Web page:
Japanese health minister Kato Katsunobu said on a TV program on Tuesday that he intends to authorize remdesivir as a coronavirus treatment if an advisory panel approves it on Thursday. Kato said US pharmaceutical company Gilead Sciences filed an application for its approval on Monday.
The approval process usually takes a year but the government is fast-tracking it to about a week. To do so, the application has to meet certain conditions. First, there must be an urgent need for the drug in question. (For example, a drug would qualify if it is the only way to treat a virus that poses a serious threat to public health.) Second, the drug must already be sold in countries with similar approval systems as Japan.
Remdesivir was originally developed by Gilead as a treatment for the Ebola virus. The drug prevents the virus from replicating inside the human body.
The US Food and Drug Administration authorized its emergency use to treat coronavirus patients on May 1st. A clinical trial in the US showed that the drug reduced the recovery period for the drug by four days.
But Professor Morishima Tsuneo, an expert on infectious disease treatment, says the drug’s side effects include increased risk of kidney problems. He says the use of remdesivir should be restricted to medical institutions that are being forced to handle many serious cases.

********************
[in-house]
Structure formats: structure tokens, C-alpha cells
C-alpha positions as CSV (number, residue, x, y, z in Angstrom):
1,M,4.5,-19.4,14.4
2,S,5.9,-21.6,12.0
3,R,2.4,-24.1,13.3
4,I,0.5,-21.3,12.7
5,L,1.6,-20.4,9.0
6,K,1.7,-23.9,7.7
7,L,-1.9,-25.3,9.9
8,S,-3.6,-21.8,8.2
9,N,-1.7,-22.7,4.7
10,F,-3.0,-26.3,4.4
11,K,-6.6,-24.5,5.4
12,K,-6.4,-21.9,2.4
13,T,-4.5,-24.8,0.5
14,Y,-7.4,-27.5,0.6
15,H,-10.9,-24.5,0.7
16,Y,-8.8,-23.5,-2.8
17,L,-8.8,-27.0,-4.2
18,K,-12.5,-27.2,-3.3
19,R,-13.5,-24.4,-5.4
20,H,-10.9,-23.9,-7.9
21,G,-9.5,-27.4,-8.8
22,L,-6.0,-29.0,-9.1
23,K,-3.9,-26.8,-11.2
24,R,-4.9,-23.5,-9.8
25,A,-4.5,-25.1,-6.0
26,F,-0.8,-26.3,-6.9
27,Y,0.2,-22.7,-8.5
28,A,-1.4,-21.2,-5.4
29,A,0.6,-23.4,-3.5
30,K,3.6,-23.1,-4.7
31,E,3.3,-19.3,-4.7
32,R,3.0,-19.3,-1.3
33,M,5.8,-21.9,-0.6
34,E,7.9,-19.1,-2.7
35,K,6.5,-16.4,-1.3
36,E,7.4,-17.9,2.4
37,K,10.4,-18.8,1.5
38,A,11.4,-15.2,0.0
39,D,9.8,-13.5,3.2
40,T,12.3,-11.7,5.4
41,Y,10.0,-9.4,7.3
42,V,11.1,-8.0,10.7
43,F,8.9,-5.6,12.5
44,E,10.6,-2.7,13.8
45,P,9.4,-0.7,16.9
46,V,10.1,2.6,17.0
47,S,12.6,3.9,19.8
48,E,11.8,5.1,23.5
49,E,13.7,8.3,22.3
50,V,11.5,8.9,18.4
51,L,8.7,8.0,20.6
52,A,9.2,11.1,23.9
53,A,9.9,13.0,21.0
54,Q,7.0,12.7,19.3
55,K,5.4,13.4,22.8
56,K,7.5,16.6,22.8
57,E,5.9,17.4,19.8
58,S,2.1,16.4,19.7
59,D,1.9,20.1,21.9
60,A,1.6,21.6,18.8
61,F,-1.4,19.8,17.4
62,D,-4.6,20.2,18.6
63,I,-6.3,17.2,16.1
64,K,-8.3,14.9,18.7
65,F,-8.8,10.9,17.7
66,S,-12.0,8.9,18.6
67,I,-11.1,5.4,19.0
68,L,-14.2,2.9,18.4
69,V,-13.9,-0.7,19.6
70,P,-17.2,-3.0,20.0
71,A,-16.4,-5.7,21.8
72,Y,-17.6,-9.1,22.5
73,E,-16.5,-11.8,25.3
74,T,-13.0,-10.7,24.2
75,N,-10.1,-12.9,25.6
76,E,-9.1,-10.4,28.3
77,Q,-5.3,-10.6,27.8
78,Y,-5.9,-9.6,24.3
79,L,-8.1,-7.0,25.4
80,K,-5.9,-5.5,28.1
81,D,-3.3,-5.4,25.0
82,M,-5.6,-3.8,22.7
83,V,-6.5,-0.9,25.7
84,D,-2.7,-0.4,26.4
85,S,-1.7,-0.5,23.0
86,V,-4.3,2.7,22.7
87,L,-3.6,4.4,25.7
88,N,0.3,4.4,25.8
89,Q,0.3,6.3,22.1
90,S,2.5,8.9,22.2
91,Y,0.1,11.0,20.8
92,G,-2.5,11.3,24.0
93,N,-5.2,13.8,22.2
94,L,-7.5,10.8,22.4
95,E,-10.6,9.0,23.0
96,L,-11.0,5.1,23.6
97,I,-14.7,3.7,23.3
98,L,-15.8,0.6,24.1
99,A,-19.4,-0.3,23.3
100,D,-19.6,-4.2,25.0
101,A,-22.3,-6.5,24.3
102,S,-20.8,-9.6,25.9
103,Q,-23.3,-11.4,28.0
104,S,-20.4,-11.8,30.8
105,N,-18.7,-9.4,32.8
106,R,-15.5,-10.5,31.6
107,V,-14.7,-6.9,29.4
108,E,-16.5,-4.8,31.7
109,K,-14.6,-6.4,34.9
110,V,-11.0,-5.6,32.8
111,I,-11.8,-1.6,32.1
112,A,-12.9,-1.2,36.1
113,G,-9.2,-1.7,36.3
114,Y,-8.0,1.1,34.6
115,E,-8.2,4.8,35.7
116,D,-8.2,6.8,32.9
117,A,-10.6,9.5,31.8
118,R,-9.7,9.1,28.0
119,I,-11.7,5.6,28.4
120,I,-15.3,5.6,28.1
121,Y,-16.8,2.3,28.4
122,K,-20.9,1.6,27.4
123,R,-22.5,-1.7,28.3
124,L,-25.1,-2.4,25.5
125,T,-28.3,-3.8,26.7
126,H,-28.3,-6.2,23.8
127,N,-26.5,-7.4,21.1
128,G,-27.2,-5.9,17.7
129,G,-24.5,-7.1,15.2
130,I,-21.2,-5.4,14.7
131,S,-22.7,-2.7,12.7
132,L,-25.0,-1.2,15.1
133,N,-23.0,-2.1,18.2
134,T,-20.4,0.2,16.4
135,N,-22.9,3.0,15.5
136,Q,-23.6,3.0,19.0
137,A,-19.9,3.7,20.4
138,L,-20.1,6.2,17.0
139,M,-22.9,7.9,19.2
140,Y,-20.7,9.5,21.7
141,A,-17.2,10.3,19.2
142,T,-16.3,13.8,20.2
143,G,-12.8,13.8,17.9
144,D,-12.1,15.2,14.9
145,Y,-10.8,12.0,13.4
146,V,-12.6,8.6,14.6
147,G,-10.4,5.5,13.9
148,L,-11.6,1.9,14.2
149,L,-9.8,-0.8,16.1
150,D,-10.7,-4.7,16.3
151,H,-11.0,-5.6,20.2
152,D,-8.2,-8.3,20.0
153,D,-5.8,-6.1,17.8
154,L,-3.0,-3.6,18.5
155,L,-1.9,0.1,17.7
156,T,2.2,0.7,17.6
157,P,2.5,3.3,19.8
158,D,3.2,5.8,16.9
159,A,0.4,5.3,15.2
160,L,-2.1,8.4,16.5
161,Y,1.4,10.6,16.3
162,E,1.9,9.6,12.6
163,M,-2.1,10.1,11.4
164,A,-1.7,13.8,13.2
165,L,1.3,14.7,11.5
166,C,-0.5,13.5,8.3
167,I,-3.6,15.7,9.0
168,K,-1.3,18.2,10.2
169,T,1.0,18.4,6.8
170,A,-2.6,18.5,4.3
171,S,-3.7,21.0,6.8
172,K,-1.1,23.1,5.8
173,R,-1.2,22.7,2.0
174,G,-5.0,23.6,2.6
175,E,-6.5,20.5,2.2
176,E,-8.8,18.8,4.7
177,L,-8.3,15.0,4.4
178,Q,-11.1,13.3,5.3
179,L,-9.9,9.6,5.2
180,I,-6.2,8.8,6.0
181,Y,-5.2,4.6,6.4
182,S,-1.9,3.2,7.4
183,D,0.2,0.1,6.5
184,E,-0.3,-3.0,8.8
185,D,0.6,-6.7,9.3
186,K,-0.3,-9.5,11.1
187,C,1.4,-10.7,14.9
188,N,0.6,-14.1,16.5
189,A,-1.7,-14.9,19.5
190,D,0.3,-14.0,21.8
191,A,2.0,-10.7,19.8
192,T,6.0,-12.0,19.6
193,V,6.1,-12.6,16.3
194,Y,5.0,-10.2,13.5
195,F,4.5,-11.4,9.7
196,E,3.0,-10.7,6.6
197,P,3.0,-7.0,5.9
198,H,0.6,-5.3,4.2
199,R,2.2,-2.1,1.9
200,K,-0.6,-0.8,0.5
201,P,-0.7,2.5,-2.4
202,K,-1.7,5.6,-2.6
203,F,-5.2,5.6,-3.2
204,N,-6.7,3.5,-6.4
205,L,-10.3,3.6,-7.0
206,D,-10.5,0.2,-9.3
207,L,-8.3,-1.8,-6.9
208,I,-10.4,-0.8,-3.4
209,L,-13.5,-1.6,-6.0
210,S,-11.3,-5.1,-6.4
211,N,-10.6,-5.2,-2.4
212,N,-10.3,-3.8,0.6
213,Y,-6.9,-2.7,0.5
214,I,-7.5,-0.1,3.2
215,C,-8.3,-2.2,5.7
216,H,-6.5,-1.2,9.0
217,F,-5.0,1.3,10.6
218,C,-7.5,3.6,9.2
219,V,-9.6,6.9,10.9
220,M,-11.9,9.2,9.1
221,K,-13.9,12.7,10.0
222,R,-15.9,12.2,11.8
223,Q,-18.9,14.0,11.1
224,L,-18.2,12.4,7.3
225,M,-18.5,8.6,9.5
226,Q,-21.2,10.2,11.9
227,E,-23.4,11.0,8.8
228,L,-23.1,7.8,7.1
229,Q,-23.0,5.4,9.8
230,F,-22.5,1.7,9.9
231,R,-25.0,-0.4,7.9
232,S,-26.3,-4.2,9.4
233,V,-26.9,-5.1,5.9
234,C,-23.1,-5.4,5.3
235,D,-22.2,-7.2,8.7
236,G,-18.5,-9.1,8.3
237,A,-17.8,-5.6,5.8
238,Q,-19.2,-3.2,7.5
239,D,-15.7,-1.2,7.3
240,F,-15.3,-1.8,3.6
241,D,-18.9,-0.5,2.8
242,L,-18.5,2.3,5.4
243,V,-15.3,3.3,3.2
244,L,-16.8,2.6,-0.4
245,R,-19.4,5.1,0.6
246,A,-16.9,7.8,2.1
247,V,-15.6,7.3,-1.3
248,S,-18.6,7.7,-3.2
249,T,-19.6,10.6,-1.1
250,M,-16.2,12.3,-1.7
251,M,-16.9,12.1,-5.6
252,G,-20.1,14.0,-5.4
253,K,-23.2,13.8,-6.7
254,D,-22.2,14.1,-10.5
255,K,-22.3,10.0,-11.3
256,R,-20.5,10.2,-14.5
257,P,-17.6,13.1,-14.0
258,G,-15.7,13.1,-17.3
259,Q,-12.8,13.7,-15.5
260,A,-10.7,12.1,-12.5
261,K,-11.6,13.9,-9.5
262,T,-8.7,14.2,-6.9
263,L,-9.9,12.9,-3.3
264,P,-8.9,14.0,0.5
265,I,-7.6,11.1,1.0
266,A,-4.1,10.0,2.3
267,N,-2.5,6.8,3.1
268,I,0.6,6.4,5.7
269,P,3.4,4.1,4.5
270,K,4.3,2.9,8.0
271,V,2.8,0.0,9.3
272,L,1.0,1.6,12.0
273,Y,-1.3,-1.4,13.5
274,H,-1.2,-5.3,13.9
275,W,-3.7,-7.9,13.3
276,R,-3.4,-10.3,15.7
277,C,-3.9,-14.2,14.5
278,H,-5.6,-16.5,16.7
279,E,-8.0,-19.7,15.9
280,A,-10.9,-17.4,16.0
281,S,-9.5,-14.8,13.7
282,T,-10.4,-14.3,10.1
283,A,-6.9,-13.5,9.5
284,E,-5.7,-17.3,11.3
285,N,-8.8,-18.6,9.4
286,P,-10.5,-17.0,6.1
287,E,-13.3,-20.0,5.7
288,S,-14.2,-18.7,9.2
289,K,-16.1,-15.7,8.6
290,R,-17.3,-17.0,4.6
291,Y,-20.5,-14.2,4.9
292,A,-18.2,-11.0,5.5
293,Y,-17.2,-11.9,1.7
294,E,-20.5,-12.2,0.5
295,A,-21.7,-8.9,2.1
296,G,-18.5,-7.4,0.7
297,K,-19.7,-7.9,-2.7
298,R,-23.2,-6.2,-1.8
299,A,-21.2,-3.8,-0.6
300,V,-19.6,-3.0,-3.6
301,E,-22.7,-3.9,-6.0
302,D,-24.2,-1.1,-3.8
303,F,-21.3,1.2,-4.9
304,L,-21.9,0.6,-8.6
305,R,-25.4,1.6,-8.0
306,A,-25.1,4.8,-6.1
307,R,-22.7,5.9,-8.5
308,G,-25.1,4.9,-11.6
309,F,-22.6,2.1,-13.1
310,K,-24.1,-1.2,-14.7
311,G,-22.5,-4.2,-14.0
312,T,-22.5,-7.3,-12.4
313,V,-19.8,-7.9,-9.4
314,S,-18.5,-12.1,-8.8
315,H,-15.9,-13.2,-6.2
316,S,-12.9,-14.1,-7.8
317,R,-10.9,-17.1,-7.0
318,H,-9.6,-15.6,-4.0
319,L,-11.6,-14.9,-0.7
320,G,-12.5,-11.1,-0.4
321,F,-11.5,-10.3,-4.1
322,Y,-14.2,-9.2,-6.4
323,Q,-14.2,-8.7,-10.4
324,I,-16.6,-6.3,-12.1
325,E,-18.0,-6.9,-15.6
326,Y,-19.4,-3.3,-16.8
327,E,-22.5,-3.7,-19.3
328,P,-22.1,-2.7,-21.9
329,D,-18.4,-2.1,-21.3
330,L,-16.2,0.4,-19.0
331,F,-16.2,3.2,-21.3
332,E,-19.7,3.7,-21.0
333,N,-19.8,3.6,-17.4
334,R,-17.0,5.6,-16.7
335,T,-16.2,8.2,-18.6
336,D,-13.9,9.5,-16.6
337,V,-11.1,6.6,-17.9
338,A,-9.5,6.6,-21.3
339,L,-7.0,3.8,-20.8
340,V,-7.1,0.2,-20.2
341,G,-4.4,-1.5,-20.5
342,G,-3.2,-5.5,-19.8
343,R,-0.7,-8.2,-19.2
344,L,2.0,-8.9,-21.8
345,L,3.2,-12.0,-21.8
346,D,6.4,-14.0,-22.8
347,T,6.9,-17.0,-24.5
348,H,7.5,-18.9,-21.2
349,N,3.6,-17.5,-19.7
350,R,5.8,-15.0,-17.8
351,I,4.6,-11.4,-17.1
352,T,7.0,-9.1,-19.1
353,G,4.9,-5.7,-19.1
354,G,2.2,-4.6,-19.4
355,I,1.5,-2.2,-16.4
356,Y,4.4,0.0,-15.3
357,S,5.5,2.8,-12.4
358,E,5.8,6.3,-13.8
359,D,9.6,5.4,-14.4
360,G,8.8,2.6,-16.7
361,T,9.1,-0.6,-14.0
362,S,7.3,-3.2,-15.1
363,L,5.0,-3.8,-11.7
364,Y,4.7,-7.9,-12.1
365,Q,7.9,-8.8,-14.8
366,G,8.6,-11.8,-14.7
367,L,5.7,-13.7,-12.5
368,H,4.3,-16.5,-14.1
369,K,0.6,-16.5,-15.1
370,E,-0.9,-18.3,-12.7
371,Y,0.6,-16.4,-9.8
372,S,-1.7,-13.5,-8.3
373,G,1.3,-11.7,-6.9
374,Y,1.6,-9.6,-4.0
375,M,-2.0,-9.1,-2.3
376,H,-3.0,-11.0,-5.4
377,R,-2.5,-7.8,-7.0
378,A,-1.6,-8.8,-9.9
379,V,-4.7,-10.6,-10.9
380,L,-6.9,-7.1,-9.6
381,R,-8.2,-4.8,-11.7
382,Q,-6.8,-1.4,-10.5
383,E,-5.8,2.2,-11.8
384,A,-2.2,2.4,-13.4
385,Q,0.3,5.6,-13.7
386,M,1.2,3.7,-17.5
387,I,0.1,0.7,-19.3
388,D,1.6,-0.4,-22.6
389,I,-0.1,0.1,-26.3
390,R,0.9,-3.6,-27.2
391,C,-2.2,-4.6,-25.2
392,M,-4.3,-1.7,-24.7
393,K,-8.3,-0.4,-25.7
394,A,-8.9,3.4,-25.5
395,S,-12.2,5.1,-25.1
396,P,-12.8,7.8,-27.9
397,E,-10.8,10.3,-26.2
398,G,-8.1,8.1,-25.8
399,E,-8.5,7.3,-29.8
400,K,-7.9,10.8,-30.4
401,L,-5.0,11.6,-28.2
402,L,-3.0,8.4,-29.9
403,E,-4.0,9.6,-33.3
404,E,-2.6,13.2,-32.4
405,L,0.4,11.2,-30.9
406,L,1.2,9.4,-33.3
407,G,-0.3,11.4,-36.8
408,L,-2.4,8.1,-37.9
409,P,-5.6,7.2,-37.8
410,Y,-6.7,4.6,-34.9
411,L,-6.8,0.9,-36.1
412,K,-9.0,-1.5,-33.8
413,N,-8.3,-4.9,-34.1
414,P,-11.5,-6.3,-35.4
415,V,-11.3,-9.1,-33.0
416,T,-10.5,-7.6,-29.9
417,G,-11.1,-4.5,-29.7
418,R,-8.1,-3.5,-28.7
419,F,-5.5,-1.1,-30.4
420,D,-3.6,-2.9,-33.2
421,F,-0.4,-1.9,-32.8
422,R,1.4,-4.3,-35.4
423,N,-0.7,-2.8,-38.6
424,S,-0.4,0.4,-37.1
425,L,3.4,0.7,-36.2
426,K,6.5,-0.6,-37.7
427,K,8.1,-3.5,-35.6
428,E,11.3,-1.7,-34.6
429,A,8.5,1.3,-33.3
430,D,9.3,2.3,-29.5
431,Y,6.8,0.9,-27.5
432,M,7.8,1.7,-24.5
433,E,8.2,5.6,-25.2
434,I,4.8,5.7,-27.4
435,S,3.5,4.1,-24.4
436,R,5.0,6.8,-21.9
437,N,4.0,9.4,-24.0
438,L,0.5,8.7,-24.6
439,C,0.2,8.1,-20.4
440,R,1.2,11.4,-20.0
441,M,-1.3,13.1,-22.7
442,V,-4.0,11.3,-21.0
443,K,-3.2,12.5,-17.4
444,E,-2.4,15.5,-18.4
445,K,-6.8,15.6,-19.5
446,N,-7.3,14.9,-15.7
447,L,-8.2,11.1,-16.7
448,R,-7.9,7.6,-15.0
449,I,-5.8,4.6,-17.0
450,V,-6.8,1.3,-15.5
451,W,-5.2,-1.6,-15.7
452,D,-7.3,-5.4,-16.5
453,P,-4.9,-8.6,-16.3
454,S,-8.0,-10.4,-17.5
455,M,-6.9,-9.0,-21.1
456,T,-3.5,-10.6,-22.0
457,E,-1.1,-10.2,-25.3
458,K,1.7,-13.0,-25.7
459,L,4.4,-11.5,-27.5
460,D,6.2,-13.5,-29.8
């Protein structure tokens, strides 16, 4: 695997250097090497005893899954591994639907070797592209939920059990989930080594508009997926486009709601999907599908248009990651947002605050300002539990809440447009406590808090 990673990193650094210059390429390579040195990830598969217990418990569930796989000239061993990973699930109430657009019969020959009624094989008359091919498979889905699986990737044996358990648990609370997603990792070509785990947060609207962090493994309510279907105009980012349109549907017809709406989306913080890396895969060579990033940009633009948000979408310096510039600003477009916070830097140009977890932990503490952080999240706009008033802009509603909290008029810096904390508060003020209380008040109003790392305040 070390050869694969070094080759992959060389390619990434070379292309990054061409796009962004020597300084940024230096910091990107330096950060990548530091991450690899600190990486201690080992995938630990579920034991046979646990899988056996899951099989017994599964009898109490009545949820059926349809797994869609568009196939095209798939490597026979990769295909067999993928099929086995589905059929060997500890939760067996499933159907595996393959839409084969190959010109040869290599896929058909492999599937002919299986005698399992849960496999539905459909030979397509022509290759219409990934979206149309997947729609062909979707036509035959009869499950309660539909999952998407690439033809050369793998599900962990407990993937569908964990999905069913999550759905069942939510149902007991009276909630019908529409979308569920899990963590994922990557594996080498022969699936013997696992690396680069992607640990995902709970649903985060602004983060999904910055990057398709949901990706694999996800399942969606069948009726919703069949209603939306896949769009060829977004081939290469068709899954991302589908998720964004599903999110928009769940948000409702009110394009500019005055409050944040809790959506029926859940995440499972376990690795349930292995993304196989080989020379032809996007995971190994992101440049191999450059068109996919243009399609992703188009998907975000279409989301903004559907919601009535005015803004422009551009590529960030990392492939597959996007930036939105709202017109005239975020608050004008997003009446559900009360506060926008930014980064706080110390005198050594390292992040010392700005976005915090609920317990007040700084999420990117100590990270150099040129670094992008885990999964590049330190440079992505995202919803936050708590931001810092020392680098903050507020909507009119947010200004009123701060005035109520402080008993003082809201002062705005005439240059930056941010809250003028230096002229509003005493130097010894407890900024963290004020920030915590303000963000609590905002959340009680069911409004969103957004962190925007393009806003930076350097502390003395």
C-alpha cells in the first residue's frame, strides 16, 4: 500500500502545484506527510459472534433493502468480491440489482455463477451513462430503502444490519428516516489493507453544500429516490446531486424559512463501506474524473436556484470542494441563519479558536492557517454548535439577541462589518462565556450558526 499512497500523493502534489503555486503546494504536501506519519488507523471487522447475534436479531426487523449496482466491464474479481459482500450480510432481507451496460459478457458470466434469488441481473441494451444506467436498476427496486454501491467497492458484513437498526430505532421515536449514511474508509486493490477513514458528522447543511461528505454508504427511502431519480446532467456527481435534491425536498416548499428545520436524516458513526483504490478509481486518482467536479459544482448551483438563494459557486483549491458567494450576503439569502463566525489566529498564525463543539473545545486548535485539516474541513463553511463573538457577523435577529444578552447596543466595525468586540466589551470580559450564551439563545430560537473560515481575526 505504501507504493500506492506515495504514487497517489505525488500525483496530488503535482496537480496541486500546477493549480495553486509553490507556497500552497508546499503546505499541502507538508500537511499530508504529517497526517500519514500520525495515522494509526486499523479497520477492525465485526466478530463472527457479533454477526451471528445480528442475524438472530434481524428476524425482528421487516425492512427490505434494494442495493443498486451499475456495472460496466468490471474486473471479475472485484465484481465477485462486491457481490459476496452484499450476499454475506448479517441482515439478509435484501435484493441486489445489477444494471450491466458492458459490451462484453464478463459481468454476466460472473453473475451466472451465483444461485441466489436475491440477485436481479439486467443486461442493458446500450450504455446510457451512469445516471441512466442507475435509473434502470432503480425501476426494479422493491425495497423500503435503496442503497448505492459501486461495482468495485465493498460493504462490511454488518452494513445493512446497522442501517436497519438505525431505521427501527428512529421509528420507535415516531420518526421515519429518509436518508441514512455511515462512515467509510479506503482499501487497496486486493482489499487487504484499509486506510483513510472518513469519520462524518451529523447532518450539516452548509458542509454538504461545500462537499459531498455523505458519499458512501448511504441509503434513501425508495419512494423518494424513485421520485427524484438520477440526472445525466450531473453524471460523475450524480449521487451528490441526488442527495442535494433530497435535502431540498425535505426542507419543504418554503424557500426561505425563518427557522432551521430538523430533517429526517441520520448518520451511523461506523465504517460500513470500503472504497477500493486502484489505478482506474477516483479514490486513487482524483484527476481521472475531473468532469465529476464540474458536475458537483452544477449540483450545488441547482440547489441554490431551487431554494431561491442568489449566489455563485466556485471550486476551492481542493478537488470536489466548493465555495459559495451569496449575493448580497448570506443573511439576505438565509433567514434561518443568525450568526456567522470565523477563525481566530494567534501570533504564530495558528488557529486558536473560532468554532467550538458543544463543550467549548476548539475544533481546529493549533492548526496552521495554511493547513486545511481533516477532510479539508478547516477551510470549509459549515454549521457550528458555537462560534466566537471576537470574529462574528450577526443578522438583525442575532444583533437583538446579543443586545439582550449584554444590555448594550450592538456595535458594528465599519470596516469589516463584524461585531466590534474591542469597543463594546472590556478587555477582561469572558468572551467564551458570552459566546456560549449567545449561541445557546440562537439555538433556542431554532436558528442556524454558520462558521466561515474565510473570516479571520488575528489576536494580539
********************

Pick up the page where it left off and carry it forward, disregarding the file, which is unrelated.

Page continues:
Avigan, also known as Favipiravir, is a drug used to treat influenza. It was developed six years ago by Japanese pharmaceutical company Fujifilm Toyama Chemical.
Like remdesivir, Avigan has been shown to be effective at inhibiting viral replication. It has already been approved in Japan as an anti-flu drug. However, it has shown side effects on animal embryos during trials.
Researchers in China say the lungs of coronavirus patients have improved after receiving Avigan in clinical studies. The government has already included Avigan as one of its officially approved coronavirus drugs.
Soumya Swaminathan, the WHO’s chief scientist, told NHK in an interview on Tuesday that there is not enough data to determine yet whether Avigan is effective for coronavirus treatment.
On Monday, Prime Minister Abe Shinzo indicated that the government will aim to authorize Avigan as early as this month if its efficacy is proven in clinical tests.
The drug has been administered to nearly 3,000 people in the country as part of clinical trials.
The government says nearly 80 countries have requested supplies of Avigan. The first batches will be delivered to 43 countries through a UN organization. Recipient countries will then send clinical trial data to Japan.